Front-end resources are the HTTP/HTTPS endpoint for the ASE. With the default front-end configuration, memory usage per front end is consistently around 60 percent. Customer workloads don't run on a front end. The key factor for a front end with respect to scale is the CPU, which is driven primarily by HTTPS traffic.
In an External ASE, the domain that's used when you create apps is different from the multitenant App Service. It includes the name of the ASE. For more information on how to create an External ASE, see Create an App Service environment. The domain name in an External ASE looks like .<asename>.p.azurewebsites.net. For example, if your ASE is named external-ase and you host an app called contoso in that ASE, you reach it at the following URLs:
The URL contoso.scm.external-ase.p.azurewebsites.net is used to access the Kudu console or for publishing your app by using web deploy. For information on the Kudu console, see Kudu console for Azure App Service. The Kudu console gives you a web UI for debugging, uploading files, editing files, and much more.
In an ILB ASE, you determine the domain at deployment time. For more information on how to create an ILB ASE, see Create and use an ILB ASE. If you specify the domain name ilb-ase.info, the apps in that ASE use that domain during app creation. For the app named contoso, the URLs are:
As with the multitenant App Service, in an ASE you can publish with:
- Web deployment.
- Continuous integration.
- Drag and drop in the Kudu console.
- An IDE, such as Visual Studio, Eclipse, or IntelliJ IDEA.
With an External ASE, these publishing options all behave the same. For more information, see Deployment in Azure App Service.
The major difference with publishing is with respect to an ILB ASE. With an ILB ASE, the publishing endpoints are all available only through the ILB. The ILB is on a private IP in the ASE subnet in the virtual network. If you don’t have network access to the ILB, you can't publish any apps on that ASE. As noted in Create and use an ILB ASE, you need to configure DNS for the apps in the system. That includes the SCM endpoint. If they're not defined properly, you can't publish. Your IDEs also need to have network access to the ILB in order to publish directly to it.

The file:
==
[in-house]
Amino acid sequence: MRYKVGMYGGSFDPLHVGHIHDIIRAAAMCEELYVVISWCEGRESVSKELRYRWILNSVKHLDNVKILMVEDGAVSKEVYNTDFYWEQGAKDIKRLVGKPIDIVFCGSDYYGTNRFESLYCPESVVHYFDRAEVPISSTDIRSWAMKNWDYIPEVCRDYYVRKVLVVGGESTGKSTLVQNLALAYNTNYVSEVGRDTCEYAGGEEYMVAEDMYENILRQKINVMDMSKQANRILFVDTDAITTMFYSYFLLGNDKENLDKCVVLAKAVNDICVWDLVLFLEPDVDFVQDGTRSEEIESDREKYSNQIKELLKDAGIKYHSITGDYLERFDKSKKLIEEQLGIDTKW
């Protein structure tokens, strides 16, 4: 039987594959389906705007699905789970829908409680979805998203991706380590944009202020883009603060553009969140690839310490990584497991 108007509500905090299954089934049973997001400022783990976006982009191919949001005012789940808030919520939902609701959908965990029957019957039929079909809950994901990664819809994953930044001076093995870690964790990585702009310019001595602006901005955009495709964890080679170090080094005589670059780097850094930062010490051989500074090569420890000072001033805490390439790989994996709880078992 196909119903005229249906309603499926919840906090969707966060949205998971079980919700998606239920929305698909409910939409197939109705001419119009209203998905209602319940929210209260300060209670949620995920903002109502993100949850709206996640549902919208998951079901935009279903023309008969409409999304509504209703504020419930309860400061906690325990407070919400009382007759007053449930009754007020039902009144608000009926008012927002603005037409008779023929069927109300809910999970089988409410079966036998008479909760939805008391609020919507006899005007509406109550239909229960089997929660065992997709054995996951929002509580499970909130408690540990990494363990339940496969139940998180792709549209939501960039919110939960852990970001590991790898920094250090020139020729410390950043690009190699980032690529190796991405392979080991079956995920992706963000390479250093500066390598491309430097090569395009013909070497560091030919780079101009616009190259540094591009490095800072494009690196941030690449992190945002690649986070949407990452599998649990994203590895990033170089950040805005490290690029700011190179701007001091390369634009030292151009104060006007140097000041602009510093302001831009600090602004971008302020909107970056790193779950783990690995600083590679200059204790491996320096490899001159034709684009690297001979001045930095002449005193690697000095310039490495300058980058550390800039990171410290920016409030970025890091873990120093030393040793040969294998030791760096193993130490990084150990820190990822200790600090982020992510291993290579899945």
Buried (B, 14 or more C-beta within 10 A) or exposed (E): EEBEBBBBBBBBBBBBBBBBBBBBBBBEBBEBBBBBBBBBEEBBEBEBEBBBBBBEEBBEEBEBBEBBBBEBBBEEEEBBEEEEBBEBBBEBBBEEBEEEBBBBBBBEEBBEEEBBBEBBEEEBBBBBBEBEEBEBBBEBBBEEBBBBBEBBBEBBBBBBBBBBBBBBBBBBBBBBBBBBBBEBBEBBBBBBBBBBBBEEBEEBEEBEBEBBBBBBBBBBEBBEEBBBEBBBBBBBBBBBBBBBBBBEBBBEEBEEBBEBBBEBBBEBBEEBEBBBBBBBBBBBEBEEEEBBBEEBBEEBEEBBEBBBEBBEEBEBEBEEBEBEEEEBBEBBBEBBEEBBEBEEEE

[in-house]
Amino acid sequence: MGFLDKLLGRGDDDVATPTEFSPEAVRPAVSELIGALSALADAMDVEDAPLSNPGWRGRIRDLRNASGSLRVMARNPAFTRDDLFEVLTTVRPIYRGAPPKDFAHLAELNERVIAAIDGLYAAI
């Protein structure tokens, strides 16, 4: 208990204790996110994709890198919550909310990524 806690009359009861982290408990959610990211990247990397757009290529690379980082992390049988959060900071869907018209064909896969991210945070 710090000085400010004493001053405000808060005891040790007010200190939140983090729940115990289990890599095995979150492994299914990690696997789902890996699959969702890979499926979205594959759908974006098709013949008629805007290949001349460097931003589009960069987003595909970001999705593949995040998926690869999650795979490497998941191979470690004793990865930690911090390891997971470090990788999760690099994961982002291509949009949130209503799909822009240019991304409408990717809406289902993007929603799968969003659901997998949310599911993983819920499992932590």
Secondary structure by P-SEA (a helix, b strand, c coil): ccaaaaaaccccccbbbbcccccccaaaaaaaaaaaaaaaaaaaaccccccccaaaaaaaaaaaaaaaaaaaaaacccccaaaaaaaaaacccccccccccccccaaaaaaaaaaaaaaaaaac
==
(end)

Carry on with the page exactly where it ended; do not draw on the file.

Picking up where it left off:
Out of the box, Internet-based CI systems, such as GitHub and Azure DevOps, don't work with an ILB ASE because the publishing endpoint is not Internet accessible. For Azure DevOps, you can work around this by installing a self-hosted release agent in your internal network where it can reach the ILB. Alternatively, you can also use a CI system that uses a pull model, such as Dropbox.
The publishing endpoints for apps in an ILB ASE use the domain that the ILB ASE was created with. You can see it in the app's publishing profile and in the app's portal blade (in Overview > Essentials and also in Properties).
The pricing SKU called Isolated was created for use only with ASEv2. All App Service plans that are hosted in ASEv2 are in the Isolated pricing SKU. Isolated App Service plan rates can vary per region.
In addition to the price for your App Service plans, there is a flat rate for ASE itself. The flat rate doesn't change with the size of your ASE and pays for the ASE infrastructure at a default scaling rate of 1 additional front-end for every 15 App Service plan instances.
If the default scale rate of 1 front end for every 15 App Service plan instances is not fast enough, you can adjust the ratio at which front-ends are added or the size of the front-ends. When you adjust the ratio or size, you pay for the front-end cores that would not be added by default.
For example, if you adjust the scale ratio to 10, a front end is added for every 10 instances in your App Service plans. The flat fee covers a scale rate of one front end for every 15 instances. With a scale ratio of 10, you pay a fee for the third front end that's added for the 10 App Service plan instances. You don't need to pay for it when you reach 15 instances because it was added automatically.
If you adjusted the size of the front-ends to 2 cores but do not adjust the ratio then you pay for the extra cores. An ASE is created with 2 front-ends, so even below the automatic scaling threshold you would pay for 2 extra cores if you increased the size to 2 core front-ends.
For more information, see Azure App Service pricing.
Delete an ASE
To delete an ASE:
Use Delete at the top of the App Service Environment blade.
Enter the name of your ASE to confirm that you want to delete it. When you delete an ASE, you delete all of the content within it as well.